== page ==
Apartment Investment and Management Co. has picked up six apartment buildings from Dranoff Properties Inc. for $445 million.
The properties include: Locust on the Park in the Fitler Square neighborhood; 777 South Broad St., Southstar Lofts on South Broad Street, the Left Bank in University City, the Victor in Camden, N.J., and One Ardmore Place, a 110-unit apartment complex under construction in Ardmore.
In all, the portfolio is comprised of 1,006 units, the 110 units under development in Ardmore and 185,000 square feet of office and retail space. The transaction is expected to close during the second quarter but for One Ardmore Place, which is expected to close during the first quarter of next year once completely constructed.
Apartment and Investment, known as AIMCO, is based in Denver and has had a presence in Philadelphia for years. It owns six properties in the city including Park Towne Place and the Sterling. In all, it owns 2,863 apartments in Philadelphia and the Dranoff acquisition brings that number up to 4,005. AIMCO (NYSE: AIV) has been looking for opportunities to expand its footprint in Philadelphia.
“We knew of Carl’s work and in the fall a mutual connection put us in touch,” said Wes Powell, executive vice president at AIMCO who led the acquisition team on this transaction. “The timing seemed right for them and the timing was right for us.”
Carl Dranoff started Dranoff Properties in 1997 and his first project was Locust on the Park, a $24 million conversion of the old National Book Publishing Co. building at 25th and Locust streets into 152 apartments. It opened in 1999 and was among the first projects to take advantage of the 10-year real estate tax abatement that initially focused on conversions but was later expanded to include new construction.
From that conversion, Dranoff moved onto University City, where few developers dared to venture, and spent $60 million converting the former 700,000-square-foot General Electric Building at 32nd and Walnut streets into the neighborhood’s first luxury apartment complex and called it the Left Bank. It has 282 apartments. Dranoff had entered into a long-term lease on the property with the University of Pennsylvania.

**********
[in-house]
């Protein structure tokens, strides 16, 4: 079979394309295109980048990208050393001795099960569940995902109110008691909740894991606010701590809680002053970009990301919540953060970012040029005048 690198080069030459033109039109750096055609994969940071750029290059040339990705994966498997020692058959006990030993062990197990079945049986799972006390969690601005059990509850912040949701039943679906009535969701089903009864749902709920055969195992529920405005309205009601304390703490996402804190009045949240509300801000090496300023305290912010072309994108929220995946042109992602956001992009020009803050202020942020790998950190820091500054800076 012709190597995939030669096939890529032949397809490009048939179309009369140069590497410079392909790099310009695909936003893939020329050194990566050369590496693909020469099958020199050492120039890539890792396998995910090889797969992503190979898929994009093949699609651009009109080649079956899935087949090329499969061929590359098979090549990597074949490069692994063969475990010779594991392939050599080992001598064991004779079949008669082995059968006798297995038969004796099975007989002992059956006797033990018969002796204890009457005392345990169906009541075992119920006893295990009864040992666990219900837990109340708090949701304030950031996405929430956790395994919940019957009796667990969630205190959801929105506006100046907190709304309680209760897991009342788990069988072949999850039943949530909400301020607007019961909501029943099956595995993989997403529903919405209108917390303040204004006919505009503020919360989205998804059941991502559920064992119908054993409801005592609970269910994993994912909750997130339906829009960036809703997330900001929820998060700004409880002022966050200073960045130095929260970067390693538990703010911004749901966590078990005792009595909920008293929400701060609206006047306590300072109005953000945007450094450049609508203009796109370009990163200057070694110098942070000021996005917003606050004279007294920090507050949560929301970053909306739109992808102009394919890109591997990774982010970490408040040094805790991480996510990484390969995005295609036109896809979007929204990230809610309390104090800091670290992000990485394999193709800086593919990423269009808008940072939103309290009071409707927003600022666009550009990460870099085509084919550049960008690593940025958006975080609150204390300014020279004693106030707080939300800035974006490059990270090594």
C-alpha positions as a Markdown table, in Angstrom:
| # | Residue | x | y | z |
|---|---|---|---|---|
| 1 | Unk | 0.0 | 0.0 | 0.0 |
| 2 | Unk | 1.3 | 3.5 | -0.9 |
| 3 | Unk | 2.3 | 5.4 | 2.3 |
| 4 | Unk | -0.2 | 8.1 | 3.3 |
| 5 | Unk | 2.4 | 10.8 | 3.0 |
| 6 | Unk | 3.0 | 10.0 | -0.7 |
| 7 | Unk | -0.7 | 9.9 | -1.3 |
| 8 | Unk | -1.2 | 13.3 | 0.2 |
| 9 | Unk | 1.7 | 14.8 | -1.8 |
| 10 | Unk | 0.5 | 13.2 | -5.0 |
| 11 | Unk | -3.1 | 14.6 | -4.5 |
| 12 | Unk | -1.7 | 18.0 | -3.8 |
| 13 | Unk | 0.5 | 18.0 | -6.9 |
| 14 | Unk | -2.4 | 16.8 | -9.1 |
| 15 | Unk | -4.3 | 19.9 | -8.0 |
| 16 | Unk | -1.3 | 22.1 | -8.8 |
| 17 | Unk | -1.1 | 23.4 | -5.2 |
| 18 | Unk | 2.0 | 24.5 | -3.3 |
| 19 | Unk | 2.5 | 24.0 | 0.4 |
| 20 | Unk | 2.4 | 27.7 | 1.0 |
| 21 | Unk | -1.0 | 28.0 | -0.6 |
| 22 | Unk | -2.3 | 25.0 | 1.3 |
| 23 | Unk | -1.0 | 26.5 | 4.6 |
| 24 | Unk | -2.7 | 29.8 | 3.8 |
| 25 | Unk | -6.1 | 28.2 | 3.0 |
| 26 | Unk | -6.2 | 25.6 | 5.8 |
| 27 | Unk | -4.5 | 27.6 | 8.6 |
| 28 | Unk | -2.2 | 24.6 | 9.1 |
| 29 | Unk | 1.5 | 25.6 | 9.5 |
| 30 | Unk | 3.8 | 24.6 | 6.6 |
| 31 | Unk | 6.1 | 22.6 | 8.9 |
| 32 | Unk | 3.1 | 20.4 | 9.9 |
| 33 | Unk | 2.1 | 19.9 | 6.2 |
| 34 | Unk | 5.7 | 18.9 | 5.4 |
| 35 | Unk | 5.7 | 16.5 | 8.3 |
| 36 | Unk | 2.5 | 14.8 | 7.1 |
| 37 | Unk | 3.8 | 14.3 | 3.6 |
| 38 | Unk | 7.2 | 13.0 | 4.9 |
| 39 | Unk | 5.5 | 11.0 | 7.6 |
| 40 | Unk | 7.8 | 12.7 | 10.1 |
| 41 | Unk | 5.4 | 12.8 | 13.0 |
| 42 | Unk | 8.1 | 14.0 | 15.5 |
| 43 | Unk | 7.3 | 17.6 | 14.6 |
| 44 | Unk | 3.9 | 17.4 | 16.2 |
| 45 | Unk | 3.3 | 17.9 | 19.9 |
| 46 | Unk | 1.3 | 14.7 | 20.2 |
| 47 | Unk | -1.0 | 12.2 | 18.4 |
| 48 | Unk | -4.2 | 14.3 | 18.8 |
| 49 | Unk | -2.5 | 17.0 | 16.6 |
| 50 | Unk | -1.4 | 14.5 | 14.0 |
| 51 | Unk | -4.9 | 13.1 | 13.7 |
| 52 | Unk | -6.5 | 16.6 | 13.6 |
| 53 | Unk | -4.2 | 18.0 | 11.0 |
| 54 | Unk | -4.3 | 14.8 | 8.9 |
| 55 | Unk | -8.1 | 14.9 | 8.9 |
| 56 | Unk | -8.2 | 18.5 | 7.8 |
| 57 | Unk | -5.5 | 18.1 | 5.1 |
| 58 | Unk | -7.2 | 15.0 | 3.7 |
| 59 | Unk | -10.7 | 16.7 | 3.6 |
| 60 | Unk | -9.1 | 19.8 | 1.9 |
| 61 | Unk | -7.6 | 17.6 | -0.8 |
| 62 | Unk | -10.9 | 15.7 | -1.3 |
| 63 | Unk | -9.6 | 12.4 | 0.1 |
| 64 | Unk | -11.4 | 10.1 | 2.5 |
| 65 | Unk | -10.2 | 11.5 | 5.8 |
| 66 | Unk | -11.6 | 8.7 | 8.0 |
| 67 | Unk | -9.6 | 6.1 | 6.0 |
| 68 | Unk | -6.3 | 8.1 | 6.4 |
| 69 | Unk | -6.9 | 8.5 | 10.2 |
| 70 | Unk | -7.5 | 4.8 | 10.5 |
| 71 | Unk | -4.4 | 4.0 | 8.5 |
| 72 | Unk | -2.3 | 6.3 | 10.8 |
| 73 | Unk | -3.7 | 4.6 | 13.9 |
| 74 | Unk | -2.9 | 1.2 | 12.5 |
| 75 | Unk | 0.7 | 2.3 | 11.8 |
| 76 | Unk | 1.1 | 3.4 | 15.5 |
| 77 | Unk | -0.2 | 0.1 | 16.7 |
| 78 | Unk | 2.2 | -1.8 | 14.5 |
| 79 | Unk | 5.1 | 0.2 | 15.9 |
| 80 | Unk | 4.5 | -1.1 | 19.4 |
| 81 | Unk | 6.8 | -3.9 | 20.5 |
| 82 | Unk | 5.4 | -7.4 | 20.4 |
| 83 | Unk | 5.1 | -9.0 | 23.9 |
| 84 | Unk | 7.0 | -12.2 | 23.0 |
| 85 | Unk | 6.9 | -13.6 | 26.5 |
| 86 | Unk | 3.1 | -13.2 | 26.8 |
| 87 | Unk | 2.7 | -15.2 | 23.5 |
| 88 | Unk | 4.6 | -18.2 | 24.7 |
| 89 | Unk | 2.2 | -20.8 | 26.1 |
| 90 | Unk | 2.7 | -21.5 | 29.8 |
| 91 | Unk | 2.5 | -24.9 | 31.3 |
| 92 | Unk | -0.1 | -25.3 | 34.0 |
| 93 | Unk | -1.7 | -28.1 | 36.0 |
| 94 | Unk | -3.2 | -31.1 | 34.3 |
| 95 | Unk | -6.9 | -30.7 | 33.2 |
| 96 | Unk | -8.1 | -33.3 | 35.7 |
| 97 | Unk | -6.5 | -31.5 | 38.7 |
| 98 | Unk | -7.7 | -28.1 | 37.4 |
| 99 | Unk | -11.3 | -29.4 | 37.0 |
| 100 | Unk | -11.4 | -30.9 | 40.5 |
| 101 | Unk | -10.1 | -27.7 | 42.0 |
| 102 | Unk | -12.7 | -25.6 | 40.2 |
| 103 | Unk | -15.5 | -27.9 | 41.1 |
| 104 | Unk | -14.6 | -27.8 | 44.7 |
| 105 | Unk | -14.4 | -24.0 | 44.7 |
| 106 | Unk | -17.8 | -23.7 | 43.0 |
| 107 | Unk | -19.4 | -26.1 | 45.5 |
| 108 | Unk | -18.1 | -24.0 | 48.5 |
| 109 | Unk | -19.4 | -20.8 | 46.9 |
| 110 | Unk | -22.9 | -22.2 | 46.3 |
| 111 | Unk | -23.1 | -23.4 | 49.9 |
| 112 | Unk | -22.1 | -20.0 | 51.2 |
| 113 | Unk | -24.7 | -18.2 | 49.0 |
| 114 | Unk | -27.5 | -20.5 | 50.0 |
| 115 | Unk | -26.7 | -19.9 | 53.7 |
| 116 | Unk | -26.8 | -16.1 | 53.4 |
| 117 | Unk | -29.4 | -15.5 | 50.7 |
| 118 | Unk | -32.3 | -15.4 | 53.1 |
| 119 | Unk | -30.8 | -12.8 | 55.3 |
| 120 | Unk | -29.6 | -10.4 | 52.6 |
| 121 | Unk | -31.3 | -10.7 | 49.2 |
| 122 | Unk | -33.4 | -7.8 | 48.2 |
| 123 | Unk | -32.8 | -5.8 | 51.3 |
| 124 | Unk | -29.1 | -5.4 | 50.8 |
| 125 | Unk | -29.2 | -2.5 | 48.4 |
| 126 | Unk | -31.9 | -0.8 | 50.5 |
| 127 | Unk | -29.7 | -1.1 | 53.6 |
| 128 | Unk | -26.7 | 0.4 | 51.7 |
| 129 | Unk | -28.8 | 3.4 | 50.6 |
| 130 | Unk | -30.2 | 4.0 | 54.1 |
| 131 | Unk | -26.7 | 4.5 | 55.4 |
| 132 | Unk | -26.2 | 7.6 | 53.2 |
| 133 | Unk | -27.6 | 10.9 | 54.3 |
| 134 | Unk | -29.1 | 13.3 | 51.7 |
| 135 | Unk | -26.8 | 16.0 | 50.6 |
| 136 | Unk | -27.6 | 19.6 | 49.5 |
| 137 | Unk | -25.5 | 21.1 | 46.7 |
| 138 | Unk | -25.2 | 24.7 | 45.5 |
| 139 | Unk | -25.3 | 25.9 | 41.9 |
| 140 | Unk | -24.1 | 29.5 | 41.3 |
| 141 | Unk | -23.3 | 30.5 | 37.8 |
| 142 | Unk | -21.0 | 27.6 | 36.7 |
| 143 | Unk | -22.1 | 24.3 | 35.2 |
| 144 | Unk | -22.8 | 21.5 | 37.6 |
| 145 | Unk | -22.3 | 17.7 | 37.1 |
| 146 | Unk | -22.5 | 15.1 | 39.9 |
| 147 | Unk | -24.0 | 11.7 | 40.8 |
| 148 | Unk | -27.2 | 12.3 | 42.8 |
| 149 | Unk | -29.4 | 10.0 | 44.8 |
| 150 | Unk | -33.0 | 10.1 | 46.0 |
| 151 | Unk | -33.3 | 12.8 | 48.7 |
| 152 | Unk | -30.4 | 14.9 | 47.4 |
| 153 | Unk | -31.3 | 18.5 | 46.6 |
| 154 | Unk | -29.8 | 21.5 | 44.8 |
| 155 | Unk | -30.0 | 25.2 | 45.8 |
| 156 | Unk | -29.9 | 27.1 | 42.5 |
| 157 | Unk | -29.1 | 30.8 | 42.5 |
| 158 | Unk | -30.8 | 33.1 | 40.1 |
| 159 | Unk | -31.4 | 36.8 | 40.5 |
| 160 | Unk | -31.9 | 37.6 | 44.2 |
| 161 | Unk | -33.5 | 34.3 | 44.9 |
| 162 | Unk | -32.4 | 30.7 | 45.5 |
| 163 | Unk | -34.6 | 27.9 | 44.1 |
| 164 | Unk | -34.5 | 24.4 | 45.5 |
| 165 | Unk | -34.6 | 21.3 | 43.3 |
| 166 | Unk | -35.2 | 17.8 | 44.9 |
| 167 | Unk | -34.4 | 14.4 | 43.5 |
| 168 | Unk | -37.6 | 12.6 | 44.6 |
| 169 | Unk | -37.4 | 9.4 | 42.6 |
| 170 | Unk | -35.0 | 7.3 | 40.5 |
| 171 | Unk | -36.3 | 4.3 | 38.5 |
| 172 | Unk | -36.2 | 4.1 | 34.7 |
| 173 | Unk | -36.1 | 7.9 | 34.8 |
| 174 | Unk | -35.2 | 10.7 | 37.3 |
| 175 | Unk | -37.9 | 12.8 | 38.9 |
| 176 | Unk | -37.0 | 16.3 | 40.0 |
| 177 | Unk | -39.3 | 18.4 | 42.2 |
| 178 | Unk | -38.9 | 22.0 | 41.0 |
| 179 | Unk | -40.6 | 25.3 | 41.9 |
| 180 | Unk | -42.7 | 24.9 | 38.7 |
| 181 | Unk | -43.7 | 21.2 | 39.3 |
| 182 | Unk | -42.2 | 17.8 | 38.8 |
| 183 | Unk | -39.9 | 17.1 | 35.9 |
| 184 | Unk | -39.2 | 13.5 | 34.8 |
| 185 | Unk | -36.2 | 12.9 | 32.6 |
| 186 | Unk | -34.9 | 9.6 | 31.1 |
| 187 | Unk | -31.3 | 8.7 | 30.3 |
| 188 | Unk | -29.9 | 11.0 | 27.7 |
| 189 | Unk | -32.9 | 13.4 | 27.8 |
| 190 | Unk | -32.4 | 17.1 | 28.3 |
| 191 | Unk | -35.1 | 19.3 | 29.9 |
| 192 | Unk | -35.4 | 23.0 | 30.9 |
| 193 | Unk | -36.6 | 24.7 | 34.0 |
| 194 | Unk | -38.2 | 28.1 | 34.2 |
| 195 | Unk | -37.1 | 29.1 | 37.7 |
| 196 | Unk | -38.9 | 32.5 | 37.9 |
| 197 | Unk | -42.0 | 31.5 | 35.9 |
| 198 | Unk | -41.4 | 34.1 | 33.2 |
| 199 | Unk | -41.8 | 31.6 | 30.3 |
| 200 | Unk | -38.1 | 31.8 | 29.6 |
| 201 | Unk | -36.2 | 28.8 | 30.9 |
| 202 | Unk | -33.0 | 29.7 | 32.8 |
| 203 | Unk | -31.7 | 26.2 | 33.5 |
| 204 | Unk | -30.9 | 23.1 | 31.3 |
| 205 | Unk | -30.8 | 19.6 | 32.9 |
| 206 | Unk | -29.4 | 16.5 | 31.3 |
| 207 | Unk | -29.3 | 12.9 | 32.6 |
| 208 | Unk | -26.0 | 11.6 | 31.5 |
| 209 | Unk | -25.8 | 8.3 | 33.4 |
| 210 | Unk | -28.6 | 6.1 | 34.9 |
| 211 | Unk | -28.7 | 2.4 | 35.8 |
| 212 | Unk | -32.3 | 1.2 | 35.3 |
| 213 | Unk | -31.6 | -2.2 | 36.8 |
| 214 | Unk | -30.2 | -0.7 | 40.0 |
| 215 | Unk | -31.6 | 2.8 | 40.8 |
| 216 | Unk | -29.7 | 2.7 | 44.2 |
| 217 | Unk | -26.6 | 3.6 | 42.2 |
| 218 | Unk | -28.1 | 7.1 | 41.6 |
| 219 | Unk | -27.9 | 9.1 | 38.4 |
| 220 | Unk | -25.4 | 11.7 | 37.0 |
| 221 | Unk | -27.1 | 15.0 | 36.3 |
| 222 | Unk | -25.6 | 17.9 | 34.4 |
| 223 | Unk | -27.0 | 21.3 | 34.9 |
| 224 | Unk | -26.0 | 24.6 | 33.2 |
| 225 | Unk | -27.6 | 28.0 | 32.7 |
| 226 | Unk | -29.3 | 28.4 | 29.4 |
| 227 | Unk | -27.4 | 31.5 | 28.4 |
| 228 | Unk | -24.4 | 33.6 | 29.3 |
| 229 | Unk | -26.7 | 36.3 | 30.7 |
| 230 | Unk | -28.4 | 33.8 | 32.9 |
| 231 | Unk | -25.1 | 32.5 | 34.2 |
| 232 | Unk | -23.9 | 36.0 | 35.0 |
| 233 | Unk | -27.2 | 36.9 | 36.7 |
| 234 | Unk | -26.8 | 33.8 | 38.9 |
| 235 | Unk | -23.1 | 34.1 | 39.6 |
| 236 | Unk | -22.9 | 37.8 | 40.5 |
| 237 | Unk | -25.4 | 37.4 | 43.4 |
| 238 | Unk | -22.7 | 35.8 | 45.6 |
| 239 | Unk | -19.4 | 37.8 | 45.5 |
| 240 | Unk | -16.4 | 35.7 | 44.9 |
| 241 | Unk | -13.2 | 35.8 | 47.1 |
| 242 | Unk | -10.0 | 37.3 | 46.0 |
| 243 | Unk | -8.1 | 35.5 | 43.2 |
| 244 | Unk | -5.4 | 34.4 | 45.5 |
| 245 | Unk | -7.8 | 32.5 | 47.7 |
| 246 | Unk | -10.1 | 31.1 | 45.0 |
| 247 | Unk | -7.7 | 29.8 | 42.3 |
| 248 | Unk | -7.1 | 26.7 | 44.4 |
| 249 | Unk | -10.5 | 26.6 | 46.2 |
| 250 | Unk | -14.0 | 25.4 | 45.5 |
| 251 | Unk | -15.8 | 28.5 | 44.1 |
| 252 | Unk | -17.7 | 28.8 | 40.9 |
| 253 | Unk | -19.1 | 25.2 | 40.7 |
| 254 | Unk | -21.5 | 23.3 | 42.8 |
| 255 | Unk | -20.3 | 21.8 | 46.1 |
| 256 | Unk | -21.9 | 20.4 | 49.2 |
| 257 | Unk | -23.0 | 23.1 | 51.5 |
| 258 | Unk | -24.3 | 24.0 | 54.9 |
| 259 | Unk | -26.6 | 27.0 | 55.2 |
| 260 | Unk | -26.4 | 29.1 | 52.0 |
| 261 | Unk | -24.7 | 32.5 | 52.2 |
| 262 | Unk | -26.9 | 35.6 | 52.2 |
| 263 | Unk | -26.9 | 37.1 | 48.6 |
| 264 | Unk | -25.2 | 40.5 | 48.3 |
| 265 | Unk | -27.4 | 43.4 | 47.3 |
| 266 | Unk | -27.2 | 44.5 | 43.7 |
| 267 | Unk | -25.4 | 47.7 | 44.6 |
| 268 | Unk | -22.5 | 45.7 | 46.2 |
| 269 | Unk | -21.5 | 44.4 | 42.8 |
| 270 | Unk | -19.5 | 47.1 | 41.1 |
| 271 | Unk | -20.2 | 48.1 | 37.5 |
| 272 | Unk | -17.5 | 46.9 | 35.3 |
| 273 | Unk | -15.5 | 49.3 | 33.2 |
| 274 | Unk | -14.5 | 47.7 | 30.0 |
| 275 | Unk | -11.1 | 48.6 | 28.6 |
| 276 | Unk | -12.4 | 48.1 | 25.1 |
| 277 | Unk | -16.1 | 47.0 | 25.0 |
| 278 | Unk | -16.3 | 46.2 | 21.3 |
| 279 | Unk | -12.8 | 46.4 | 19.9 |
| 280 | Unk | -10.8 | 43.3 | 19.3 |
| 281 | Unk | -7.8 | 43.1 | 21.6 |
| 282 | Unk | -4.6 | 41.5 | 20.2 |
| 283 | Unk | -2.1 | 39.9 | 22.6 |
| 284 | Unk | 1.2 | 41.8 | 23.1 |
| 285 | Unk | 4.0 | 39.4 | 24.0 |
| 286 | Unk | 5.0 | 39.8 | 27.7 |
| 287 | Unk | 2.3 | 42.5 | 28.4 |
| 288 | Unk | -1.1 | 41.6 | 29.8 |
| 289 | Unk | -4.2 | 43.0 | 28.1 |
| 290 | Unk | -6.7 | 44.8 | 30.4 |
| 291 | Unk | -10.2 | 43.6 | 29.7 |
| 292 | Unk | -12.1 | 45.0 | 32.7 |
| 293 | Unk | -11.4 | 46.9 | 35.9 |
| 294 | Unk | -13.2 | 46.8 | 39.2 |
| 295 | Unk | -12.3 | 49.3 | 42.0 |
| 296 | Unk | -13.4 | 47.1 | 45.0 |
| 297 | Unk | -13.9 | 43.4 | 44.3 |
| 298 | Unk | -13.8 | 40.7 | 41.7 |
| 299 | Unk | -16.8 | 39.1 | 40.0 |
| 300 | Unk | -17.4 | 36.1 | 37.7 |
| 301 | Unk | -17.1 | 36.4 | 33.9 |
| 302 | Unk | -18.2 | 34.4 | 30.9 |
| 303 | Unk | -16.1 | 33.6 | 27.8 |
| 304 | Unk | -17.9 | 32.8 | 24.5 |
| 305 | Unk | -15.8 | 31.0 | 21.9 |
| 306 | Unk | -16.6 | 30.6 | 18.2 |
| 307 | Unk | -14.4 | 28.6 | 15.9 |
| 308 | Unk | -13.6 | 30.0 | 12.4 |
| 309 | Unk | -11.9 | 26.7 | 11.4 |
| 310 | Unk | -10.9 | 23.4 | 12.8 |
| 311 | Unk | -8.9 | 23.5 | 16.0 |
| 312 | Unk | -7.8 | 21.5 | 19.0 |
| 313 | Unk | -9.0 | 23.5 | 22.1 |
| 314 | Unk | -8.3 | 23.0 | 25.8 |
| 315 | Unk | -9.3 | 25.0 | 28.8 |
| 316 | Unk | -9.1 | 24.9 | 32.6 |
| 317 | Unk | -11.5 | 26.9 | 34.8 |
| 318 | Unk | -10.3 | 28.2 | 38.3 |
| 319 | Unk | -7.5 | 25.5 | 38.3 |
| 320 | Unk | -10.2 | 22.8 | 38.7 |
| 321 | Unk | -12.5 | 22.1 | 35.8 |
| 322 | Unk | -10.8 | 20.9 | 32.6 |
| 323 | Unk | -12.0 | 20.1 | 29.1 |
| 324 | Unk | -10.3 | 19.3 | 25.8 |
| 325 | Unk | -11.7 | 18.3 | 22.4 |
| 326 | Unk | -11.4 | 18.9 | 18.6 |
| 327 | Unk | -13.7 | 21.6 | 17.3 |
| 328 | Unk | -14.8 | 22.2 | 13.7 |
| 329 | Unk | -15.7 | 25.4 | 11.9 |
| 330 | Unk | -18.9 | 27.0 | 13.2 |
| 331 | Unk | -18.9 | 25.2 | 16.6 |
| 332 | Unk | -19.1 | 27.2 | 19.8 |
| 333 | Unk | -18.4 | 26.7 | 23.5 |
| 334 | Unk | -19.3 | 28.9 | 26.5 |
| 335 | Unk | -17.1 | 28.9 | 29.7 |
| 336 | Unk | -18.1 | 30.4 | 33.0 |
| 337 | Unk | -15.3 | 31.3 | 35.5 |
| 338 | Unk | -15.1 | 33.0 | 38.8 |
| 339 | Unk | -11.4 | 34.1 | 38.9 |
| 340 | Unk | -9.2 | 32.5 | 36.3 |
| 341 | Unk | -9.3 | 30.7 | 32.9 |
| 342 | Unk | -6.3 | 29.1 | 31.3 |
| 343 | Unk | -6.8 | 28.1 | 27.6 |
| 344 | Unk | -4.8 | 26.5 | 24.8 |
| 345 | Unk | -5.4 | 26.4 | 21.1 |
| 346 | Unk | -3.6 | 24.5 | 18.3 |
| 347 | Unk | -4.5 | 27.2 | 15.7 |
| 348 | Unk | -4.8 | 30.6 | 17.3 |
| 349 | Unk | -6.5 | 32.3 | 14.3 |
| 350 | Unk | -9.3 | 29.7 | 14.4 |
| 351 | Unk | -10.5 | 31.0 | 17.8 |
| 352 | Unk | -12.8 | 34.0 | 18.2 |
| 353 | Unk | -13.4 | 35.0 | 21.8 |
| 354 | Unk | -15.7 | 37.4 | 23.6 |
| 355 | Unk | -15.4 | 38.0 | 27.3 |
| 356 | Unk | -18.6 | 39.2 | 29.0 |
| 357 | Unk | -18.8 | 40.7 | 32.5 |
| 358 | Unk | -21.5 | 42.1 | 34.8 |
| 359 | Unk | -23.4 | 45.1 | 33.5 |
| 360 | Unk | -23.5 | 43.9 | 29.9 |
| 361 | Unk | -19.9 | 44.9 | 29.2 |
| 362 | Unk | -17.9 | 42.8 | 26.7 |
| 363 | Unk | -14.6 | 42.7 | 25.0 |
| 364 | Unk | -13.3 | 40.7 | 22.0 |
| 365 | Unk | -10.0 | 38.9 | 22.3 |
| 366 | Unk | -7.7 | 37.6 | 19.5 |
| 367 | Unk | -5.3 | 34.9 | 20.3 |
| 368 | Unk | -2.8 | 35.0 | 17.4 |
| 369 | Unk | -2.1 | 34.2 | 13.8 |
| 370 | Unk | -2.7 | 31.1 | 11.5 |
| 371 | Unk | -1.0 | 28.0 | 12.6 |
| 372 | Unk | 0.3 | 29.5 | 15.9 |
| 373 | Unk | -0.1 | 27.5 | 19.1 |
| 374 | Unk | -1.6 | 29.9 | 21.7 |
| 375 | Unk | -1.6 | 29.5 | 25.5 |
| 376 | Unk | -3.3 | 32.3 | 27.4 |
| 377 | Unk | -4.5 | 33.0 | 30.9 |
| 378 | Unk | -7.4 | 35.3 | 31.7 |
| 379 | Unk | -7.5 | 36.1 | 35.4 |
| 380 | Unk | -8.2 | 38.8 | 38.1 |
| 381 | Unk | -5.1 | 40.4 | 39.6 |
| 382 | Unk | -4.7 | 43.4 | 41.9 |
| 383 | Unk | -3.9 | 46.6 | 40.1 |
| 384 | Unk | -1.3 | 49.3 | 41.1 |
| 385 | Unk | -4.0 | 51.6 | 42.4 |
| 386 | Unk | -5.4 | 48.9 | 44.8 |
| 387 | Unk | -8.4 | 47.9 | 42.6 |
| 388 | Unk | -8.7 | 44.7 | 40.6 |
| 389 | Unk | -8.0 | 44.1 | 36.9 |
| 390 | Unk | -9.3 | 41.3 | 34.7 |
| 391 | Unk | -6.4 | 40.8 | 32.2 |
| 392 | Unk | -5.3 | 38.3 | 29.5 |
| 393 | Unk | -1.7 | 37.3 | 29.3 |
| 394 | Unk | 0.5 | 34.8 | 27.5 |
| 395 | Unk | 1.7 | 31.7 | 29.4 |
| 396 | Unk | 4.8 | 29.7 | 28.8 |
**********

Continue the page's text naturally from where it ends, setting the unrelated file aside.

Dranoff was again pioneering when he turned to Camden’s Delaware River waterfront for a project called the Victor, which involved spending $60 million converting the old RCA Victor factory, a six-story, 550,000-square-foot building, into 340 apartments. He then turned his attention to South Broad Street, where he developed Symphony House, a condominium building, as well as 777 South Broad and Southstar Lofts. Most recently, Dranoff completed One Riverside, a high-end condominium building.
"My blood and brain is in all of these buildings," Dranoff told the Business Journal. "I think I’m one of the few developers who have maintained ownership with pride. I’m the builder, owner and manager. I’m probably a dinosaur."
Dranoff said he visited the properties today to inform his employees about the transaction. "I felt very personal about it," he said.
Dranoff said the properties weren’t up for sale though over the years he has had offers to sell part of the portfolio. He never wanted to break it up.
"This company came to me from left field and they made a compelling argument they would be good stewards for these properties," Dranoff said. "When AIMCO came around they said they were seeking this portfolio out because of what it was, because of the high quality and high customer service. The company already has a portfolio in Philadelphia and wanted to have a larger market share for the long run."
That appealed to Dranoff. The transaction, however, doesn’t mean the developer is retiring, which he said is a word not in his vocabulary. He is full-speed ahead on two projects along South Broad Street, is completing the first residential high-rise in Newark, N.J., in 60 years and looking for other opportunities.
"I’ve never been more excited," he said. "I’m giddy with excitement."
Though AIMCO has had a presence in Philadelphia for some time, it is encouraged by inroads made in job creation particularly with the city’s concentration of eds and meds, the improvement in the core of the city, its walkability and its general resurgence both in Center City and University City, Powell said. While Ardmore isn’t in Philadelphia, it fits into the company’s strategy of buying in markets that have high barriers to entry and located near transportation.
“We’re always on the look in all of our target markets and sometimes an opportunity arises that is a good fit,” he said.
Carl Dranoff started his company in 1997 and Locust on the Park at 25th and Locust streets in Philadelphia was his first project. From there, Dranoff ventured to Camden, N.J., and into condominium development.